MS: You were underage.

JF: Yes I was. I was the only teenage female in most of those places in Reading.

MS: Do you know how Ken found these other teenage boys?

JF: I always thought there was a network. I don't know how, in those days, men found one another, but they seemed to be able to. He seemed to have no trouble. I think he met his first lover probably during the time after I met him, because he was not out.

MS: Do you remember the first conversation you had? Did he just all of a sudden take you someplace one day or did you talk first?

JF: Yeah, he just sort of said, "Oh I have some friends I want you to meet." And there was a hotel in Reading called the Abraham Lincoln, which had a coffee shop and a drugstore, and that was our meeting place, where we used to hang out when we were kids. And it was always me and those guys.

MS: Was it a gay hangout or just your crowd?

JF: It was a gay hangout. It was right across the street from a gay bar and right up the street from another gay bar.

MS: What were the bars called? Do you remember?

JF: I can't remember the names. One was called the Big Apple, I think. But that was little bit later on. I can't remember. I've wracked my brain for names of bars in Reading but I can't. They don't come to me.

MS: But the people who would hang out at the Abraham Lincoln Hotel coffee shop would be mixed-age or young people?

JF: Mostly young people, mostly teenagers.

MS: And mostly boys?

JF: Yes, all boys.

MS: All boys, except for you.

JF: Yeah, except for me. And Kenny, as he got more involved with gay men--at that time they were really boys; I keep calling them boys because that was what they were to me--he met older gay men. And those were the ones I used to get crushes on. And as I got older, I believed that that was probably a protection because these men were not going to be interested in me. And that was good. I didn't have to deal with the ordinary normal teenage boys who would be attempting to do things that didn't interest me.

MS: Were you dating in high school?

JF: Yeah, I did date. But again, in retrospect, I picked young men to go out with, whom I probably could not really have become interested in. Men of a different social class, of different background, with different aspirations in life. One man I was dating had graduated before I did and went into the service. And he used to come home. And we used to go out and he used to tell me how men have needs and the chaplain told him if he didn't get his needs satisfied that something terrible would happen to him, etc., etc. You know all that kind of crap, which I didn't buy, even back in that time, and of course nothing ever happened.

MS: So nothing did happen sexually with the boys you were dating?

JF: No, not with the men, no. But it was neat. We had a lot of fun.

MS: Do you remember when you first realized that Ken was gay? Did he tell you?

JF: He told me.

MS: And do you remember what kind of language he used? What he said?

JF: I don't know that he did tell me. I think he just introduced me to his friends and allowed me to draw my own conclusions.

MS: I see. Were you equipped with any kind of knowledge to understand what this was all about?

JF: Not really.

MS: What the church had taught you about?

JF: The church had taught me that this was wrong. But I never paid too much attention to that sort of thing. As a matter of fact, I don't know that it was ever articulated between Ken and me that he was gay. And certainly there was never any discussion about what I was, because I always had these crushes on these gay guys. And I guess we didn't think about it. We didn't talk about it.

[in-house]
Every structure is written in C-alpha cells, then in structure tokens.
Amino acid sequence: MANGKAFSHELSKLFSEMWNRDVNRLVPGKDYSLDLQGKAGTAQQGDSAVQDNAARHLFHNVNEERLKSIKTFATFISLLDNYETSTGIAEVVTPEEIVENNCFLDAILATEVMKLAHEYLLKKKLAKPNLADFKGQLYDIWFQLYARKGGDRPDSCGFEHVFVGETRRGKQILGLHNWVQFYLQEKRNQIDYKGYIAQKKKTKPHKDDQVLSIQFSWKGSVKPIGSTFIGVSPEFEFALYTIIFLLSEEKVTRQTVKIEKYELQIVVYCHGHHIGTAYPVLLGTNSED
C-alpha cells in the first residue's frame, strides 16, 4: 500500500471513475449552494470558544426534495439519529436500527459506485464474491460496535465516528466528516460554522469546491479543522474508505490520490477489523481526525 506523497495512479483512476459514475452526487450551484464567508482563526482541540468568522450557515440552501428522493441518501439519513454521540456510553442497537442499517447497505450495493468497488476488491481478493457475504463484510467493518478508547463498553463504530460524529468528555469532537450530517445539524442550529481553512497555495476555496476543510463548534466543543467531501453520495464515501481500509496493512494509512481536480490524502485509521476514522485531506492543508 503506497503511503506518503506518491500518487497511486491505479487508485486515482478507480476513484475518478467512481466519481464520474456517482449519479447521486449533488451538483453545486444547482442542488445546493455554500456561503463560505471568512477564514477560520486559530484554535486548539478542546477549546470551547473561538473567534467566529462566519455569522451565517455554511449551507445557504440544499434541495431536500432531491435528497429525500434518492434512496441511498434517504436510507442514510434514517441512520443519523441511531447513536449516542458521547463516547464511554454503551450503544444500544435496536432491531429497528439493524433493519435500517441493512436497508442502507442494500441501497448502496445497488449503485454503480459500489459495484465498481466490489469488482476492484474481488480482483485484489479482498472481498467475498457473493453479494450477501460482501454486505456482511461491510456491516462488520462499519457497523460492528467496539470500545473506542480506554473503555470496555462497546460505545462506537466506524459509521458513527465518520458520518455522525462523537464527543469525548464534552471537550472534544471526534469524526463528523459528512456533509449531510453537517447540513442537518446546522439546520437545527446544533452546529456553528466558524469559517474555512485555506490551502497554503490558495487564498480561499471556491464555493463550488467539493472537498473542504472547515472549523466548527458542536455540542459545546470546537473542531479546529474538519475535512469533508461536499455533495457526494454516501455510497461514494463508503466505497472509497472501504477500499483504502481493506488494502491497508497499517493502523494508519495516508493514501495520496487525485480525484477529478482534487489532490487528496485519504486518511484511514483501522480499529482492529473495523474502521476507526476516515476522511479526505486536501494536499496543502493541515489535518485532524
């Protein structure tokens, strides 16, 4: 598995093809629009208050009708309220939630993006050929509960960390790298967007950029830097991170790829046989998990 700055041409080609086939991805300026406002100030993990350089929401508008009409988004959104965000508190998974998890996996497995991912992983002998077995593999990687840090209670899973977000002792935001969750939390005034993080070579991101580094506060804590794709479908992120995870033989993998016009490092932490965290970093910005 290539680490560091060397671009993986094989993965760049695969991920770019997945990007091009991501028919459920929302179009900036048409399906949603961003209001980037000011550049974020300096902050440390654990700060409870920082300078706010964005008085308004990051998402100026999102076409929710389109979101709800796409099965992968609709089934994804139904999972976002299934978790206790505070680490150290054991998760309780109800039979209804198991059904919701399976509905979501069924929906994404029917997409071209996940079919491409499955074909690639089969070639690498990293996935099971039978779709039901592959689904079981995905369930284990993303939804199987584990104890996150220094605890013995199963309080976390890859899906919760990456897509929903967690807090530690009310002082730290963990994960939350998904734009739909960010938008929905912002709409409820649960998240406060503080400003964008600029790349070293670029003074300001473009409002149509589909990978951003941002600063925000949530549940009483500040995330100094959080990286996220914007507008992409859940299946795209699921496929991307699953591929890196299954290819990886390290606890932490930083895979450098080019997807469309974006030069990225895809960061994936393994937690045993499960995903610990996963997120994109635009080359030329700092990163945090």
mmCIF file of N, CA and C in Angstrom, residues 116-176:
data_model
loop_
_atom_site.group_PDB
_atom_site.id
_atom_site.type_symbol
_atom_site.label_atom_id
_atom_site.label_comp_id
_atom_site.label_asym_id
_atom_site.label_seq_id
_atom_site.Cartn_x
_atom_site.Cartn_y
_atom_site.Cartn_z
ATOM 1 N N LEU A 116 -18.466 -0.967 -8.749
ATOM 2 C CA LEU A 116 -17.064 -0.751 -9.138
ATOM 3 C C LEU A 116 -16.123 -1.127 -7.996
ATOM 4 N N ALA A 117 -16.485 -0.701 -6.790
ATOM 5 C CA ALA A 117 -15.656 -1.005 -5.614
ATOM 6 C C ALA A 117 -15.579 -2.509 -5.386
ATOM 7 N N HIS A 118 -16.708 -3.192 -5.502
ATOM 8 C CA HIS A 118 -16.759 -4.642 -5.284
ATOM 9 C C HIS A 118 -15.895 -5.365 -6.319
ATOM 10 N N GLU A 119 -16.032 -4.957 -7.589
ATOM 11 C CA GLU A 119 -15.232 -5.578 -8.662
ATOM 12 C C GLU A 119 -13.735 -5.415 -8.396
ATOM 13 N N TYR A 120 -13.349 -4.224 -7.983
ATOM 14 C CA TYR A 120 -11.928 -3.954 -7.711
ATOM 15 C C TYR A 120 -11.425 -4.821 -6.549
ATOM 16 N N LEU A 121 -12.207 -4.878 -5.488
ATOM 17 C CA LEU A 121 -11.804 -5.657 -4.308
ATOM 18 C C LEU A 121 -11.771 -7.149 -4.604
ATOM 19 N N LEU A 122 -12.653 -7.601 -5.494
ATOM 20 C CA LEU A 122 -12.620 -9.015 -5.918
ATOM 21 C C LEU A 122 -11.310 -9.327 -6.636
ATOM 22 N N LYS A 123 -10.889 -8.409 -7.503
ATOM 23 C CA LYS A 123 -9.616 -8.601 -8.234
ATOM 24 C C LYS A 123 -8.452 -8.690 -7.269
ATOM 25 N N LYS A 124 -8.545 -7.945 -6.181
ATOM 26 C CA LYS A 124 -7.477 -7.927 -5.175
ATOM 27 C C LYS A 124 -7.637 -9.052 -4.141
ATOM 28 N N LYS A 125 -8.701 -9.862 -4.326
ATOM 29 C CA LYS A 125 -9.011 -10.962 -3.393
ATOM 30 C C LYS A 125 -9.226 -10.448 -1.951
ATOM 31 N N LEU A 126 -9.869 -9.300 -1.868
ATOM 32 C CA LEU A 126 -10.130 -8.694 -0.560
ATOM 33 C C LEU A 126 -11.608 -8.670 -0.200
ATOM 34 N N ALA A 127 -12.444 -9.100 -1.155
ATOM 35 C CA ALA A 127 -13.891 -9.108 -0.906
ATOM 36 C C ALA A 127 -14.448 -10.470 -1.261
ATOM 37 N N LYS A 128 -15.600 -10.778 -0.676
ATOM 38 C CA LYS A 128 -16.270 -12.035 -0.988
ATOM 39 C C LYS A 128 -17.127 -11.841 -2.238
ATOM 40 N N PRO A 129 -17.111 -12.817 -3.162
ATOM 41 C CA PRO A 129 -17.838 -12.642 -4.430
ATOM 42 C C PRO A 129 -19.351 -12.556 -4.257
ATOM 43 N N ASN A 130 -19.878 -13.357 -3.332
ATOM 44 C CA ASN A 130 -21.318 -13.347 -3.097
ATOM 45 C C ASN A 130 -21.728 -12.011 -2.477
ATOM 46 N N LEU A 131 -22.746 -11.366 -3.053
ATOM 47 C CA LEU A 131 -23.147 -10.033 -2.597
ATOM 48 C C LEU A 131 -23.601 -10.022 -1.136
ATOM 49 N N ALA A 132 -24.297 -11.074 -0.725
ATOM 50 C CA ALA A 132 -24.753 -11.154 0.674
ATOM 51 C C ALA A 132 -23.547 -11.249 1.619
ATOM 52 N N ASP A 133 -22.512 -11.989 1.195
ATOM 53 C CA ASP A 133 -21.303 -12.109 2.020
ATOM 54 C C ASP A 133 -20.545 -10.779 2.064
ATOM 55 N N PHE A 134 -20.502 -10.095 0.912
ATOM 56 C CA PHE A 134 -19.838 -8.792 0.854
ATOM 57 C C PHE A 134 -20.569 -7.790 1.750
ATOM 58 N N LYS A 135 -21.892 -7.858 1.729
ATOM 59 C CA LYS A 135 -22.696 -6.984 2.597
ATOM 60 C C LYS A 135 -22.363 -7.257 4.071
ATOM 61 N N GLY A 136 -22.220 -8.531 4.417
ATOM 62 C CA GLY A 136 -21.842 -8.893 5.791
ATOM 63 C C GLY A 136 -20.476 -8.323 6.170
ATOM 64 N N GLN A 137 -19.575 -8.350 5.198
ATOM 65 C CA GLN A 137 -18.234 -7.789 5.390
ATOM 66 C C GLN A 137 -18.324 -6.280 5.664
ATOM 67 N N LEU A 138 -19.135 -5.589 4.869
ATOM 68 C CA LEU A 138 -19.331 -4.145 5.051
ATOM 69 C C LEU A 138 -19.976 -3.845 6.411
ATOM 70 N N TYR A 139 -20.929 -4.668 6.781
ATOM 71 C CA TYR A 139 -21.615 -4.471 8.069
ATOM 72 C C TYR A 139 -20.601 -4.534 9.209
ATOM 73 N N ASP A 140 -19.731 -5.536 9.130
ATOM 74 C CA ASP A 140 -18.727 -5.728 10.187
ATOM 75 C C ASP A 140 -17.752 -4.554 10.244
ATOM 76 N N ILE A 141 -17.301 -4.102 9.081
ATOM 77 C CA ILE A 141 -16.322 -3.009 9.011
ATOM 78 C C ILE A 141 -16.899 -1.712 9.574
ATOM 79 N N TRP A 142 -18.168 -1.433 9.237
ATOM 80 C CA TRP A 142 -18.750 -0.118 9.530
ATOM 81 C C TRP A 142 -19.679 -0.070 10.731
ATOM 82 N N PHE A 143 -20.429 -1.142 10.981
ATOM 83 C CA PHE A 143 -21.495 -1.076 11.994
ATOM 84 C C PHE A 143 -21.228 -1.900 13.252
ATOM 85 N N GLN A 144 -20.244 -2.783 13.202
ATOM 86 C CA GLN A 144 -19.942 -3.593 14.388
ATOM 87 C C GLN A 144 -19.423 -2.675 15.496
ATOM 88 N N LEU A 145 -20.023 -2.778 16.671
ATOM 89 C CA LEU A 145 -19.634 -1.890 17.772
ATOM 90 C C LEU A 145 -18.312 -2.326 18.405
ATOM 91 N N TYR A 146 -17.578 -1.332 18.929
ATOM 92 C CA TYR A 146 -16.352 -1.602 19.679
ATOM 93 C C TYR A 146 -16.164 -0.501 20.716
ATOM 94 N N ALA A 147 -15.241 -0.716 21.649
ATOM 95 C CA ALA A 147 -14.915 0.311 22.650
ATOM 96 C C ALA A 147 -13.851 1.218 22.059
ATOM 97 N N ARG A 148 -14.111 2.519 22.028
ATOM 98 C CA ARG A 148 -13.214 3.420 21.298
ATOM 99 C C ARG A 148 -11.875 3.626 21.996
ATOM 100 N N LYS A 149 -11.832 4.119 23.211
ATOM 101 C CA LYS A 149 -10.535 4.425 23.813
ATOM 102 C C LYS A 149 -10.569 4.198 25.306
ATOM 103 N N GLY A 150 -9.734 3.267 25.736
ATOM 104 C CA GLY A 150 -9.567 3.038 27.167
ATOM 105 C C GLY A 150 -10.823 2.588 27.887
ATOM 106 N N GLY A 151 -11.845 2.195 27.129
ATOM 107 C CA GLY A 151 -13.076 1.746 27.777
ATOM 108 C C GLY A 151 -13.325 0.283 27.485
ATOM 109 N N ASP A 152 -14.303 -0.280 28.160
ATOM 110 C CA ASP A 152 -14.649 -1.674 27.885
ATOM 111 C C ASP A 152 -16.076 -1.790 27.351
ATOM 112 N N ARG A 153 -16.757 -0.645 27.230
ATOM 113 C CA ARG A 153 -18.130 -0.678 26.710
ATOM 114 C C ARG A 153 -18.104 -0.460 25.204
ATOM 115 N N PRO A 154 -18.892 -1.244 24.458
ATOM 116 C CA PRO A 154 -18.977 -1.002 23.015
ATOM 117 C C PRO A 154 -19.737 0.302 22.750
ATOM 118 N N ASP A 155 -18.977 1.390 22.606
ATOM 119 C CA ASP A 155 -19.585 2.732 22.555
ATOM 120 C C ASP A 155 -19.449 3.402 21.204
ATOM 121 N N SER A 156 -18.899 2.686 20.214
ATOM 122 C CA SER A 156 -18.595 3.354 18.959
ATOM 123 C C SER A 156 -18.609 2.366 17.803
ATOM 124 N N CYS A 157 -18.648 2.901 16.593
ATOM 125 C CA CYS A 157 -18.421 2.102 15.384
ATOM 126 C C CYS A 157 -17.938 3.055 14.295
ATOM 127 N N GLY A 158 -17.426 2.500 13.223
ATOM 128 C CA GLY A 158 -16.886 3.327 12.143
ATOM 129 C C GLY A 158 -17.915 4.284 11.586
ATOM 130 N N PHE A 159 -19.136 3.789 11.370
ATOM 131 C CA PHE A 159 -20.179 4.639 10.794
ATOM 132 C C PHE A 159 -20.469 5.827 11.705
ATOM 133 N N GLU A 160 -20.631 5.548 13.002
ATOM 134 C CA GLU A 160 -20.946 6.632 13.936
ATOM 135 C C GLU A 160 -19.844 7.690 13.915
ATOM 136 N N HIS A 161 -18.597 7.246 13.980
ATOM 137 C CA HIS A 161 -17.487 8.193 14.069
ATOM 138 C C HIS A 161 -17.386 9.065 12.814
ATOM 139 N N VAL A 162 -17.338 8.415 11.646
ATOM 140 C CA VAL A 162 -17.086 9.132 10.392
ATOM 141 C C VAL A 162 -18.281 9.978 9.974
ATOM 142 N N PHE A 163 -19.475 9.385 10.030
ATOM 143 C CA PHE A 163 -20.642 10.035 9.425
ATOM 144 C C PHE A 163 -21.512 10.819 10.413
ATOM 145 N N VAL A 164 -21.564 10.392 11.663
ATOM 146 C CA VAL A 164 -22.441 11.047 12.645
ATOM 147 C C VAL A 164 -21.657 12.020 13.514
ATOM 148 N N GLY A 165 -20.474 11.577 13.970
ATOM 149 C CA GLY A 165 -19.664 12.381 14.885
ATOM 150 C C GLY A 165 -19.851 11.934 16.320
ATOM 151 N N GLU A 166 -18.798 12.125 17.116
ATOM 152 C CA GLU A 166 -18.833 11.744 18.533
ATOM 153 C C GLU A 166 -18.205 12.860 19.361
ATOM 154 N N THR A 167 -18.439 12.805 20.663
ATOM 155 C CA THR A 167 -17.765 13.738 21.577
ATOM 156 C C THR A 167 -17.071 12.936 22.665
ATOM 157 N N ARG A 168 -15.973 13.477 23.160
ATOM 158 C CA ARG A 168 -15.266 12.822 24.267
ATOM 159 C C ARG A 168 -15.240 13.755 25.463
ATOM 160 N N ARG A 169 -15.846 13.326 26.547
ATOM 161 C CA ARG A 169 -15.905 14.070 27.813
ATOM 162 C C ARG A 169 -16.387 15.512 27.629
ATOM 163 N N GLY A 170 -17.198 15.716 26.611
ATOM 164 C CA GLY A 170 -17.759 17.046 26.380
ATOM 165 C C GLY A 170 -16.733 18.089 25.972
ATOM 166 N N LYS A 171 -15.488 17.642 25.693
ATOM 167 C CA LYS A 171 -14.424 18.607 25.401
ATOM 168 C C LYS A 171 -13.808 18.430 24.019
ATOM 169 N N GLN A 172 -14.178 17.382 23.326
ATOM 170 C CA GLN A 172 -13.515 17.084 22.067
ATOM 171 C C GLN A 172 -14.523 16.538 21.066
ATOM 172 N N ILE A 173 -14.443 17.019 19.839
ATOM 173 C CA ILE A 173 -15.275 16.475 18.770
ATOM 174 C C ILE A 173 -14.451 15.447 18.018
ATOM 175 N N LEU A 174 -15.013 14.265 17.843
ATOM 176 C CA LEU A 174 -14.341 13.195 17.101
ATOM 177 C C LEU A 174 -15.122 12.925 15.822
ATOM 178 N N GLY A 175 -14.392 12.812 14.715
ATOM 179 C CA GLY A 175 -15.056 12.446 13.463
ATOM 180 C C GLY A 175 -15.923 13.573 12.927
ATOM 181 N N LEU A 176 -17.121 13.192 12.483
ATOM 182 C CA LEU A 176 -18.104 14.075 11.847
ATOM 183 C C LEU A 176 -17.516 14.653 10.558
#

MS: Would the guys have known that you had crushes on them, the gay guys?

JF: Yeah.

MS: And what would they say or do about it?

JF: Well they used to treat me like a little sister. It was kind of like an indulgent pat her on the head; you know, a "make sure she gets home before midnight" kind of situation. Actually, my mother used to wonder where I was and what I was doing. And I was actually safer than I could ever have been anyplace. My father was actually the first person to ever articulate anything about Kenny. He never talked to me directly, as Germans of that type are wont to do. But my mother came to me one day and said, "Your father thinks that Kenny is"—long pause—"queer." "What do you mean, mom, queer?" I knew of course exactly what she meant. But she said, "Well." I said, "Well, he's not. He's my boyfriend. And he's not that type. I don't know why daddy thinks that because that could not possibly be true."

MS: So they thought he was your boyfriend?

JF: Well I told them that he was my boyfriend. But my father knew. I have no idea how he knew, but he knew.

MS: Was he at all effeminate?

JF: Kenny, yeah.

MS: Do you think that's how?

JF: Yeah, he was short and thin and had long blonde hair. And yeah, he was somewhat effeminate. In fact, my friends at school, we exchanged class rings. We went through the whole bit. We even went to a dance once together. And my friends, my female friends and other friends in high school, thought I didn't know. And they used to try to tell me. I think they thought that I thought I was dating a straight guy. And of course I knew all the time. So there was a lot of dancing around, trying to not get into these conversations and avoid having people tell me what I already knew and couldn't have cared less about.

MS: What did they try to tell you, do you remember? Also that he was queer?

JF: Yeah. "Don't you know about Kenny?" I said, "Of course I know him. I like him."